Learning a new language can be a challenge, but a recent study shows that using gestures as you familiarize yourself with another language's vocabulary can at help speed up the learning process. Traditionally, we learn a new language through written and spoken instructions. However, if the language is a little unforgiving, this less conventional route may be more effective.
To compare which method would produce the most proficient linguistic students, researchers invited 20 participants to learn an artificial language via a six-day course. Vimmi, as the new language was called, was created to avoid unfair advantages to those who might be bilingual or more. With a completely new language to learn, at least everyone is at zero skill level.
The volunteers were divided into two groups. The first group took the normal route to learning a new language with written and spoken guidance. In the meantime, the other group focused more on gestures than anything else. After six days, results showed that those who made use of gestures remembered more words than those who were stuck with the traditional method.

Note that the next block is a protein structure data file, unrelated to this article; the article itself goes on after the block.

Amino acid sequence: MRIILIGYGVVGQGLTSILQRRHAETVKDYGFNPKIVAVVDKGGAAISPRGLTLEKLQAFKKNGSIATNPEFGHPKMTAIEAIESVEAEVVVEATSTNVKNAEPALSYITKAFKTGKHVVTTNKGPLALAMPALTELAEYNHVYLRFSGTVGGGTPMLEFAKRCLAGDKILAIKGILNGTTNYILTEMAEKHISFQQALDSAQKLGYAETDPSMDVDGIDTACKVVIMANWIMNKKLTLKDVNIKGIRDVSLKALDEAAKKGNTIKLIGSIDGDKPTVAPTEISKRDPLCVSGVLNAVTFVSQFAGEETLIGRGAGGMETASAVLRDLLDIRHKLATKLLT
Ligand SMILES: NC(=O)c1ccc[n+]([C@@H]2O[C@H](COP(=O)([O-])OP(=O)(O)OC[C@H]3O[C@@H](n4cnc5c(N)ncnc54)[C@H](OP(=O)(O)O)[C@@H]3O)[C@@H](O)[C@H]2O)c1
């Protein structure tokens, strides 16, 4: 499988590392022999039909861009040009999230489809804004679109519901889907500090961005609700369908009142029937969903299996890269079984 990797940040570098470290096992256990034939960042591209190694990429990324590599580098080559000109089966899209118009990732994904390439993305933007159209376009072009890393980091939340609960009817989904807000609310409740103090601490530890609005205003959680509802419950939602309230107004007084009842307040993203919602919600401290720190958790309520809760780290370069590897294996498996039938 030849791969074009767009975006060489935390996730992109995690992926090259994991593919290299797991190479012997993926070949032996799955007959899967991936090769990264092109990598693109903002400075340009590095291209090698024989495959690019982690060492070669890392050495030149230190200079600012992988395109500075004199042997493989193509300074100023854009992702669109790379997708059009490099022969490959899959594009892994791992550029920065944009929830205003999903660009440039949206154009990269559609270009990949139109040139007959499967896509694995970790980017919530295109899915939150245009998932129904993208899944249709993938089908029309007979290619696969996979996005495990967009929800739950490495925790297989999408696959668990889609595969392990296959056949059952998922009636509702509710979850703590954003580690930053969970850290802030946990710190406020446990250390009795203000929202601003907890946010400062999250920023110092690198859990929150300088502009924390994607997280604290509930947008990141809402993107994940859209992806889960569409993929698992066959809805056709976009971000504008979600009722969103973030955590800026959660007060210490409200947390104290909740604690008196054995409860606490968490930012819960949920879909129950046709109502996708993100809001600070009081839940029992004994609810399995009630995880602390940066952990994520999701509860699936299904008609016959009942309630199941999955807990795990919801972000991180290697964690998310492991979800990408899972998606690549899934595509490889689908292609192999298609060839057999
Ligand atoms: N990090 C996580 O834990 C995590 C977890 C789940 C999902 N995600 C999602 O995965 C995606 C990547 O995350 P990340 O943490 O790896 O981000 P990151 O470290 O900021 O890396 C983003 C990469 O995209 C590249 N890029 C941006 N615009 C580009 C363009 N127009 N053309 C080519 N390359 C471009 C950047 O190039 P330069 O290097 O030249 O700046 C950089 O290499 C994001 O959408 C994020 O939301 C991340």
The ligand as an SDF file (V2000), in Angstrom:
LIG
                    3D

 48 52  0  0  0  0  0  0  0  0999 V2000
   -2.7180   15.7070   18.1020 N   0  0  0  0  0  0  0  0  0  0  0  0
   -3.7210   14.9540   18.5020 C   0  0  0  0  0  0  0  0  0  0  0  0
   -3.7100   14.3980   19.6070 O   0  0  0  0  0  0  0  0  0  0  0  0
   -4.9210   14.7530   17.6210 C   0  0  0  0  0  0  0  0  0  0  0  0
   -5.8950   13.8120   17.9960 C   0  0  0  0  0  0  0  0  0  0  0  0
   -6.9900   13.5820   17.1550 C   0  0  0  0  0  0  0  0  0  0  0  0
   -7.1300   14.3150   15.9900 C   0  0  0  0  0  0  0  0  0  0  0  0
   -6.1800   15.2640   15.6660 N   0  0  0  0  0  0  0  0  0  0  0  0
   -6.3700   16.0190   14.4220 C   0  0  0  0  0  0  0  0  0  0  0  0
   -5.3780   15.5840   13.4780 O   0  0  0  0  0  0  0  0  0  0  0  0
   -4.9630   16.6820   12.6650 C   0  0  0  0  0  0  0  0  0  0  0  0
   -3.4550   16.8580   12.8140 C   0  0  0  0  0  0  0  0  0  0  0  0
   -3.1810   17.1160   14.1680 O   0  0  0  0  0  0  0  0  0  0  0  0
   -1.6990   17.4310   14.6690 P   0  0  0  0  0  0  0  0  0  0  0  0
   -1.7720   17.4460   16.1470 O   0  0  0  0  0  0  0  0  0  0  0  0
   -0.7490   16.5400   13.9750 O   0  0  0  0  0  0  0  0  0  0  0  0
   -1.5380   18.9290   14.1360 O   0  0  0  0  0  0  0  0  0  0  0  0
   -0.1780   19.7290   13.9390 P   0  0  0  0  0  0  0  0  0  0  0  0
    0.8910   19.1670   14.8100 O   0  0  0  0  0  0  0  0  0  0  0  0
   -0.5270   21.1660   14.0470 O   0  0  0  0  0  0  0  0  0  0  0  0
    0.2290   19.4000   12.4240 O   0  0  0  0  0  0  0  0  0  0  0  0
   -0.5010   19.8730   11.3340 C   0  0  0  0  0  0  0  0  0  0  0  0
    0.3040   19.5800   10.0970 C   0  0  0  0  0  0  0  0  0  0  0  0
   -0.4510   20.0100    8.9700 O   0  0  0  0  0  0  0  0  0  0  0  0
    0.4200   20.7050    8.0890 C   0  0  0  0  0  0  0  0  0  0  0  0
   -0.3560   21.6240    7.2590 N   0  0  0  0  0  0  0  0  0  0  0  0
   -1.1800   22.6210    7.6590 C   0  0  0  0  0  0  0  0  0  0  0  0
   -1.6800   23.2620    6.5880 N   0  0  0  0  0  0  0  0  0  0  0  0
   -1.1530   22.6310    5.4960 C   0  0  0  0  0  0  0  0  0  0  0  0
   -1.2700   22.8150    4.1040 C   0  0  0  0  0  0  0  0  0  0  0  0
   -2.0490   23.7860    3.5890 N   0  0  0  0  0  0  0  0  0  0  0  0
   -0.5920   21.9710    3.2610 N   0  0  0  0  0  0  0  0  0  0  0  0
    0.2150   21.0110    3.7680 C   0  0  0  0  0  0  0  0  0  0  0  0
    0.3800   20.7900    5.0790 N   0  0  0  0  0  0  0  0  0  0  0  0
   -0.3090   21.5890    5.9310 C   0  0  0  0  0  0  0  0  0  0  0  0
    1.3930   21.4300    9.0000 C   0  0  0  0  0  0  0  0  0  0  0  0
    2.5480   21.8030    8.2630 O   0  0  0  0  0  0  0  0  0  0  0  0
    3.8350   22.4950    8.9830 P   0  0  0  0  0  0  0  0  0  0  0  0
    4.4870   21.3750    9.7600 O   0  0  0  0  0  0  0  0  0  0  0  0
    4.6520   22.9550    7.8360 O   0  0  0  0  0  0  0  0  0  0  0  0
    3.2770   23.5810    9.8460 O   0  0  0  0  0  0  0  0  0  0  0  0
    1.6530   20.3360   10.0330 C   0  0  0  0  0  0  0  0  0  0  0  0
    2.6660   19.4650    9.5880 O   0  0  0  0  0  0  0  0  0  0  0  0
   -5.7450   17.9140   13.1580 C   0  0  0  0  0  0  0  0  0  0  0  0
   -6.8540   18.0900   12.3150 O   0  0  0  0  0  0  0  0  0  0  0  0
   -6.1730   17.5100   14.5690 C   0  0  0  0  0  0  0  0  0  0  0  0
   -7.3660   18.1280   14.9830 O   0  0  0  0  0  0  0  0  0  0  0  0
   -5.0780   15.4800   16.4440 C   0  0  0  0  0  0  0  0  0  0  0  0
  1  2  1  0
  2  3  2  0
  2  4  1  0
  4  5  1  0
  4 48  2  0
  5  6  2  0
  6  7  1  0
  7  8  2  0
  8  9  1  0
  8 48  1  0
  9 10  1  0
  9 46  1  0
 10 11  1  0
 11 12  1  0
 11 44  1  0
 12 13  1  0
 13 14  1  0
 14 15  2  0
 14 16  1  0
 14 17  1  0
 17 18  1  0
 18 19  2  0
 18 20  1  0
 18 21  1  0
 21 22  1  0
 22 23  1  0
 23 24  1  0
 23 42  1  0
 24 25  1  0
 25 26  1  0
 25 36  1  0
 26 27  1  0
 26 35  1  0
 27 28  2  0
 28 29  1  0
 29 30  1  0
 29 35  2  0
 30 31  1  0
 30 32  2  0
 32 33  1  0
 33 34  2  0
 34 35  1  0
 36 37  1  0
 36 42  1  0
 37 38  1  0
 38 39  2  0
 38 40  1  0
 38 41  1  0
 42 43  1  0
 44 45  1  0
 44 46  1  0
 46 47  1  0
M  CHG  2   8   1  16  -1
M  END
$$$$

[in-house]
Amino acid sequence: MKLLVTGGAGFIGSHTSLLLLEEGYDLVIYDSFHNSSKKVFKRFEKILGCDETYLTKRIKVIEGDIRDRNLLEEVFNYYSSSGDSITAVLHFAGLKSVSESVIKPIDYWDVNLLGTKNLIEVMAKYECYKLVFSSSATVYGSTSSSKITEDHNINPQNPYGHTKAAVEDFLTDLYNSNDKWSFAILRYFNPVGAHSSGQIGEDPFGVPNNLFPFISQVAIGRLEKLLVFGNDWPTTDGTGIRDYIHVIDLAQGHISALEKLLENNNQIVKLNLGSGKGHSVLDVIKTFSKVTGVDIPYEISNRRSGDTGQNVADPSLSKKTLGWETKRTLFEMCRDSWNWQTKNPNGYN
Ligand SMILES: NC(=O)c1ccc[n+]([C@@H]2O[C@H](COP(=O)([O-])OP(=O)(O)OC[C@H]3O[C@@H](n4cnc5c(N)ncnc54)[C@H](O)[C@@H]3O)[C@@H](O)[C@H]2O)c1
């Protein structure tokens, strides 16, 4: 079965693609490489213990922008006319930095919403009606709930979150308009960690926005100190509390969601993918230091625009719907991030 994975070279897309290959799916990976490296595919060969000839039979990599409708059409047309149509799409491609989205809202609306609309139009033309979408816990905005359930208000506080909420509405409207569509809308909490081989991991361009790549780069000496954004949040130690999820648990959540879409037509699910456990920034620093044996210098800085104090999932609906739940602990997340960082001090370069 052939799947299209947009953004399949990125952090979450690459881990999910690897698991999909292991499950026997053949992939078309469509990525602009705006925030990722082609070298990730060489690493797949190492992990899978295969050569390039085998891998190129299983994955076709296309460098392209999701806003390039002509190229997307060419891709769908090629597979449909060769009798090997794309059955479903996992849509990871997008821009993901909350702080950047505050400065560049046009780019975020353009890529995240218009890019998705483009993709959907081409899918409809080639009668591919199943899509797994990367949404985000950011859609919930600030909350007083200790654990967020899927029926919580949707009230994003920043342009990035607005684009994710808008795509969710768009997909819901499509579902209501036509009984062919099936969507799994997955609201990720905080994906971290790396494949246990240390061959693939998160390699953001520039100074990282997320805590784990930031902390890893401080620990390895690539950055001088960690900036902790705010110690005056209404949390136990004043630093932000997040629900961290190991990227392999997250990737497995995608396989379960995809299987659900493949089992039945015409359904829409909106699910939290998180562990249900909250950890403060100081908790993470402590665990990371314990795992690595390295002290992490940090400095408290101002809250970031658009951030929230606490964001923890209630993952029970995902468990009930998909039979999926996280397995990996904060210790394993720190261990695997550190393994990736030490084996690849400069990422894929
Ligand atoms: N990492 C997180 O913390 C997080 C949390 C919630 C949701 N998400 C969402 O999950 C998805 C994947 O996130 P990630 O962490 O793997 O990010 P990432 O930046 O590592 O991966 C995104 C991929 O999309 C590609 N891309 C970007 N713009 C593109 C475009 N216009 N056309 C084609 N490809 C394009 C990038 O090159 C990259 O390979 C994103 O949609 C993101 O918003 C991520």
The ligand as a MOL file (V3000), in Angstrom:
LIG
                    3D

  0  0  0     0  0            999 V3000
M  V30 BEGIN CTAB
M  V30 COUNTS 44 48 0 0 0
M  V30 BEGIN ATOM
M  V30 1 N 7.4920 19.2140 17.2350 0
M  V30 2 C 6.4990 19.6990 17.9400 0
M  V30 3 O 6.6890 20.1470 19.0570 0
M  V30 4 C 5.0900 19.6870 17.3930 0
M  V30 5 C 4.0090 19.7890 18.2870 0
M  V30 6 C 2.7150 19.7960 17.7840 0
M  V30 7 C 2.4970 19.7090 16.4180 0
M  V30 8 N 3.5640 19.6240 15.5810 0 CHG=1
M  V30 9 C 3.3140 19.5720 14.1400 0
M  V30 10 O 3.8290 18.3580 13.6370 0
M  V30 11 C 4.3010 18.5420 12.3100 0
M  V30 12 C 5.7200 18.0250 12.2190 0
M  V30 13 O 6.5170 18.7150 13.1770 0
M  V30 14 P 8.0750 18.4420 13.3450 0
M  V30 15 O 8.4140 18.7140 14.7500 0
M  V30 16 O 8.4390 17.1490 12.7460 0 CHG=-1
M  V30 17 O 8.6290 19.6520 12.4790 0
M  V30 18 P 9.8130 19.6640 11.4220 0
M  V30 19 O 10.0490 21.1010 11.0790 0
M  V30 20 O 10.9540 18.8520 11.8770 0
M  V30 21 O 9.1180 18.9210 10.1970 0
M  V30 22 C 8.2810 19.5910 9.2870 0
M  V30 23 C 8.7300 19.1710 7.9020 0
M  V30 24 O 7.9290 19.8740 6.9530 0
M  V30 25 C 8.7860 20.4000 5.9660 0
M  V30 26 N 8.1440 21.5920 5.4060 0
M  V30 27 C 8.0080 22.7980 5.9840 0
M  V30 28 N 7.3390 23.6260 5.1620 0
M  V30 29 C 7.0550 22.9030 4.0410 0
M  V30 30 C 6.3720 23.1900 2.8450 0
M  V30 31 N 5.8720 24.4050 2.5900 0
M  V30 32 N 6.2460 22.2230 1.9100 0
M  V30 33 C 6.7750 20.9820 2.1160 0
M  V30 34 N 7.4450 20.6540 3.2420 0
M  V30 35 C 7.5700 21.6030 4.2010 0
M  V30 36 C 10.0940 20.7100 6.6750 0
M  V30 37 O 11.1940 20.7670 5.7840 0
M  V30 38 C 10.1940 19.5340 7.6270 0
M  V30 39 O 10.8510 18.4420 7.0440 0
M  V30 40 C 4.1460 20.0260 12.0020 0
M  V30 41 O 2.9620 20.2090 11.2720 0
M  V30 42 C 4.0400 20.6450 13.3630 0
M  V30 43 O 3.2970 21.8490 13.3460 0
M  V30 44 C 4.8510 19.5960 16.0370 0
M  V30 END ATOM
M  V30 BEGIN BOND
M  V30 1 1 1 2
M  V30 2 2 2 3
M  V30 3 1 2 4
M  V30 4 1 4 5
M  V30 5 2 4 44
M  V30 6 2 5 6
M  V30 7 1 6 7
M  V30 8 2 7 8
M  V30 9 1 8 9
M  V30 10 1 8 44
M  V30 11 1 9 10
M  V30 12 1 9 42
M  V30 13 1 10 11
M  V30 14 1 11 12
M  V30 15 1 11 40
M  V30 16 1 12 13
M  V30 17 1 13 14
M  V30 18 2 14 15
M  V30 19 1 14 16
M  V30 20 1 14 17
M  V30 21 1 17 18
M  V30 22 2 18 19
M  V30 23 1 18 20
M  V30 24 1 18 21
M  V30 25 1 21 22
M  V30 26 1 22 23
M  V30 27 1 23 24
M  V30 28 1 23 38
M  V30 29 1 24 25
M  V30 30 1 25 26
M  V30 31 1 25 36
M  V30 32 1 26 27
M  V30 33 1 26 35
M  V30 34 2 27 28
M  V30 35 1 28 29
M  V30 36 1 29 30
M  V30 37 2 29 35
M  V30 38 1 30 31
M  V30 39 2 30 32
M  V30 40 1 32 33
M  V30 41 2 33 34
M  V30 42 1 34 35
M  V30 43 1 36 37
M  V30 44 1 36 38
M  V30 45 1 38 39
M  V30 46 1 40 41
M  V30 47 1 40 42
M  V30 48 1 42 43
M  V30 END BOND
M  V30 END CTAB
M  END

Interestingly, researchers discovered that the gestures didn’t exactly have to match the words associated with them. While action words were easy enough to act out in silence, abstract words had no concrete gestures assigned to them. Words like “rather” required more original hand waving, and yet the study proves that whatever gesture was assigned to a word, it still had a positive effect.
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